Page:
What’s in the Name?

Vijaylakshmi Suman

How often do we as humans see the same thing in so many different ways. This difference in perceptions is generally labelled as subjectivity. My recent read of the book “Postmodern Wetlands: culture, history, ecology” by Rod Giblett (1996) provides a similar situation of how a wetland can be associated with diverse imagination and personification. The author has not focused much on the physicality of this ecosystem but focused more on the perceptions of a wetland. He has mentioned how wetlands which are also referred to as swamps, marsh and bogs are places which are associated with darkness, diseases, death, horror, and uncanny phenomenon. Although he does mention that the wetland could be viewed as picturesque, it may not always be considered aesthetically pleasing. They were viewed as swamps, marsh monsters and sources of different diseases. Also, ‘picturesque’ came to be considered as those wetlands that are artificialized, canalized, and tamed. Further, during these times they were even seen as gendered bodies and described variously, right from bowels of the earth, and kidneys of the environment to womb of the mother earth.

Amongst different chapters of the book, one of the themes has discussed the relationships between cities and wetlands at length. For instance, St. Petersburg or Perth (Western Australia) was built by reclaiming marshes or areas between a river and swamp. Colonization in the modern era has taken on a new form where the foundations of cities have been built and settlements have been established by draining or filling of wetlands. What this signifies is that wetlands were and are still seen as an obstruction to urban development. Although the book states that modern cities are built on filled or drained swamps, the vision of a postmodern city incorporates the idea of returning the repressed. Furthermore, the author has also mentioned that, in the process of creating space for agriculture and urban development, wetlands have been polluted by the production of black waters of a modern waste-wetland, and the effluents of modern industrial technology. However, while degradation of wetlands continues to happen, there has also been a rise of the conservation movement with efforts to rehabilitate wetlands as fully-functioning ecosystems.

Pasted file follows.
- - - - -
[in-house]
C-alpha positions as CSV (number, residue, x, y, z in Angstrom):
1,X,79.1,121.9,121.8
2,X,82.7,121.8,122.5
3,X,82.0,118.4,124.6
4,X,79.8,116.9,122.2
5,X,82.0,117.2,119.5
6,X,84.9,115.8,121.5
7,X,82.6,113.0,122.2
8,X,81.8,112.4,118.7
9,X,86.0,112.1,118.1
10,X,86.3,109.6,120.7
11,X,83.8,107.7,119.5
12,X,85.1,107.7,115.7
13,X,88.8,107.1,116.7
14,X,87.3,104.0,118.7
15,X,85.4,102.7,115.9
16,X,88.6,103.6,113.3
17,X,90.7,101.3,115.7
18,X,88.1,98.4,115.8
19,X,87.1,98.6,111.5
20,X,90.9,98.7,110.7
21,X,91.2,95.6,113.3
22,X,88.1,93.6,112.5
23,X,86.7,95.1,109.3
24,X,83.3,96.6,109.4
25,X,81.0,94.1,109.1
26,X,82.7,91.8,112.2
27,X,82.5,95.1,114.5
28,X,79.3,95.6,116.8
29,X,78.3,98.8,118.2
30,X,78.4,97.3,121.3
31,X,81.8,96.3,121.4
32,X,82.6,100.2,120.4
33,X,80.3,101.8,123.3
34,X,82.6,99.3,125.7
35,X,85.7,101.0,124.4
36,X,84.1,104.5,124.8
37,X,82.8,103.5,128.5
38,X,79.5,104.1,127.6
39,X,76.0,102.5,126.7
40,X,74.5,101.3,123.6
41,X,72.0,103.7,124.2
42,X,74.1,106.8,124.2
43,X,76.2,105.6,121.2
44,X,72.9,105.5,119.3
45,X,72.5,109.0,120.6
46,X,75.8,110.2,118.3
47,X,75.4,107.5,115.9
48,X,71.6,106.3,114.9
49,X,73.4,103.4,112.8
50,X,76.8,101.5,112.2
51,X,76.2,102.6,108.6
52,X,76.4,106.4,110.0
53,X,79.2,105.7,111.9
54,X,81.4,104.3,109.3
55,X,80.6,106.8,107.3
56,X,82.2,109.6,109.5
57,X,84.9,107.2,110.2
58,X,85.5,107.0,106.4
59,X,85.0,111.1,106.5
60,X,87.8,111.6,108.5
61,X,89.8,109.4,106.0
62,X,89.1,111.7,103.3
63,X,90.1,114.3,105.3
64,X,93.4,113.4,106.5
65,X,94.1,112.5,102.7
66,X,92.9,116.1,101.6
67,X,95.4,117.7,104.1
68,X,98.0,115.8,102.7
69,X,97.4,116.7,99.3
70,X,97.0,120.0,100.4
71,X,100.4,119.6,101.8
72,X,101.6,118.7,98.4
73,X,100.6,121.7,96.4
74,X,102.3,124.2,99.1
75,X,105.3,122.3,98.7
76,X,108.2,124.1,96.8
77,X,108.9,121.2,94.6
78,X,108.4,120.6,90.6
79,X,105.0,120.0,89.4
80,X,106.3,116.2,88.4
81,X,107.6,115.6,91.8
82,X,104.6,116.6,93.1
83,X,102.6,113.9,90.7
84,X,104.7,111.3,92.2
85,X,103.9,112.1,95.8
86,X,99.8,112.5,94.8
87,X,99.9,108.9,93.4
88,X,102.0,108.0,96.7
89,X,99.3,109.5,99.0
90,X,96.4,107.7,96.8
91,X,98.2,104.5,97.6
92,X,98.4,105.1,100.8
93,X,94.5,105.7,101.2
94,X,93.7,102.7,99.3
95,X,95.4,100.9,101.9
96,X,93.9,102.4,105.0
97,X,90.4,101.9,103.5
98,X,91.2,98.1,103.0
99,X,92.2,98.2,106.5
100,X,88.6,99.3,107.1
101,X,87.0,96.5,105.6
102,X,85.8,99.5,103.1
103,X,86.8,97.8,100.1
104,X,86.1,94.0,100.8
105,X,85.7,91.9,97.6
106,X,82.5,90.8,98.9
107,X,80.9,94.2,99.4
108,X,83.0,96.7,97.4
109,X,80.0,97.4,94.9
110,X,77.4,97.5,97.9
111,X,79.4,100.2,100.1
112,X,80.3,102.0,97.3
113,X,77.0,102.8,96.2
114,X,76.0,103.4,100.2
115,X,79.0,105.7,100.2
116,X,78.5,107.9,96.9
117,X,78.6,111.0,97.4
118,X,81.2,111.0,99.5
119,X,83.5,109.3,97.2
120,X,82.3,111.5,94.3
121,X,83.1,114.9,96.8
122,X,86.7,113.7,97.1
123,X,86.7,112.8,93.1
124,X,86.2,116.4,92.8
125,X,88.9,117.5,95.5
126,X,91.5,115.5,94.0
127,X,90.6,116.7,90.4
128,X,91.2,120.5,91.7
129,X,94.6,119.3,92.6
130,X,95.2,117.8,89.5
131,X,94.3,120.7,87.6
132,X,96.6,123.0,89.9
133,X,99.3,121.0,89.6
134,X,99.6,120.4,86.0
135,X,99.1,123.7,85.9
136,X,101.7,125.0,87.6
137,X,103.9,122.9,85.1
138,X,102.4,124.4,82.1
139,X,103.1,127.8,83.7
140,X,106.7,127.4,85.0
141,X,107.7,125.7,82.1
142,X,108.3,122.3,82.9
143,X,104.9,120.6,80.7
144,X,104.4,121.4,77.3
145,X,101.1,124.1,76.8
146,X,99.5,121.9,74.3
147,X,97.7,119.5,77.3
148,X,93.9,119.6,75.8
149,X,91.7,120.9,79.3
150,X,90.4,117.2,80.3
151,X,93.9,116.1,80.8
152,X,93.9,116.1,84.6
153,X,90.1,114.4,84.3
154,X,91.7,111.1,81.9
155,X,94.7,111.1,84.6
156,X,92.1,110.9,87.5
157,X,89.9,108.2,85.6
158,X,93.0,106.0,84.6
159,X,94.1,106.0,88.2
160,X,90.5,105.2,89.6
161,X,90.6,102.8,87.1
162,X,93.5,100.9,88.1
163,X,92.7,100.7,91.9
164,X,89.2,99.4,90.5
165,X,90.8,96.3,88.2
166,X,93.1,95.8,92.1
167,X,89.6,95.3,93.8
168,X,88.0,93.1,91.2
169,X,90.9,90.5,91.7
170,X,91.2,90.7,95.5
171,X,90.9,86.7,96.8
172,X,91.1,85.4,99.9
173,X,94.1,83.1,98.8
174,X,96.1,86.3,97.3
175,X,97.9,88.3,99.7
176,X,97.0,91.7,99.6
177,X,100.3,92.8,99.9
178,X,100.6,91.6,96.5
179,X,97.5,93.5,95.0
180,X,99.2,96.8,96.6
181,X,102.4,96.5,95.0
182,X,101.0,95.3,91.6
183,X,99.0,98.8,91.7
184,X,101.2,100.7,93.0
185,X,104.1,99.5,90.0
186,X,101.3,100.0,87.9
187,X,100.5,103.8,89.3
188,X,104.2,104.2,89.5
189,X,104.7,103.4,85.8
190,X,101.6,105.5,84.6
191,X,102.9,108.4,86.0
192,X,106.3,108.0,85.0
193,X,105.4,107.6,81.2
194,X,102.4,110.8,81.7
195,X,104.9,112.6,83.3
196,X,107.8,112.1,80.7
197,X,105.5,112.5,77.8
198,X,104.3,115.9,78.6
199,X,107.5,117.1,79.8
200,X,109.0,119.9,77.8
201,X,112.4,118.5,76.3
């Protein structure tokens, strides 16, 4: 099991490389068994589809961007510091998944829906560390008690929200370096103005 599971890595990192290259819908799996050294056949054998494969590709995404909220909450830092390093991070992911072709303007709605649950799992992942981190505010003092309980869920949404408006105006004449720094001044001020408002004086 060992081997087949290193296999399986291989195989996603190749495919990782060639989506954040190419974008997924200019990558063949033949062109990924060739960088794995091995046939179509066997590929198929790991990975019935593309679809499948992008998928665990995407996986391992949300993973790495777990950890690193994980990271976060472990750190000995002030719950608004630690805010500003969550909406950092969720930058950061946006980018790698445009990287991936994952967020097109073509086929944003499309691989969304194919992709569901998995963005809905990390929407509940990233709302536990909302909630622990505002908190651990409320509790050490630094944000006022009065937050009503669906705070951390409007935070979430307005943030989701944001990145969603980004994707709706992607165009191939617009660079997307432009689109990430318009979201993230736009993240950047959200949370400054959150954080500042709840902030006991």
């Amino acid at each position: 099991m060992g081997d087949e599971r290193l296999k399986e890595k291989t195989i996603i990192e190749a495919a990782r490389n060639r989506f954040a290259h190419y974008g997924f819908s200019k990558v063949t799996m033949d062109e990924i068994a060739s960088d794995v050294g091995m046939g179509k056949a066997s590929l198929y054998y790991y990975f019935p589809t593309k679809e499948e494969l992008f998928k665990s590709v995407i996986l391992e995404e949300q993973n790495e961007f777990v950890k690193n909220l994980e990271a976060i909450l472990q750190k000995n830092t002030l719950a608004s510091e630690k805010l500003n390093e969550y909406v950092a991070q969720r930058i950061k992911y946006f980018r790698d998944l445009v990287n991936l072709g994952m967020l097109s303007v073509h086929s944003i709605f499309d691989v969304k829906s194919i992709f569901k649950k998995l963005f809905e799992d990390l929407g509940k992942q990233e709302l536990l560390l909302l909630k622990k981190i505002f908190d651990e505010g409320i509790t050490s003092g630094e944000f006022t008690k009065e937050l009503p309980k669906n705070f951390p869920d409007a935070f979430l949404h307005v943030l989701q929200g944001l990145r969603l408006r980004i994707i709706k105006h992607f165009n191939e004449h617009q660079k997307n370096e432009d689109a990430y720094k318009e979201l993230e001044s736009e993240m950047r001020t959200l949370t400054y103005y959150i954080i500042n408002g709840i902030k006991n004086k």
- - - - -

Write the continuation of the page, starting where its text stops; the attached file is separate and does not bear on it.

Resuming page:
Sunset over a wetland in Quebec, Canada. Photo by Alain Audet.

This book has traced the contention among different viewpoints on wetlands. On the one hand, wetlands have been associated with black waters that should be drained and filled as a mark of progress and modernity, but on the other hand, a postmodernist approach recognizes the importance of wetlands and efforts that are being put to conserve and rehabilitate them. It is interesting to see the journey of such an ecosystem whose imagination has changed from colonial times. It has grown from an undesirable ecosystem that must be kept at bay to becoming an important ecosystem that should be conserved and preserved for the various benefits it provides to human settlements.


Giblett, R. J. (1996). Postmodern wetlands: culture, history, ecology. Edinburgh University Press.

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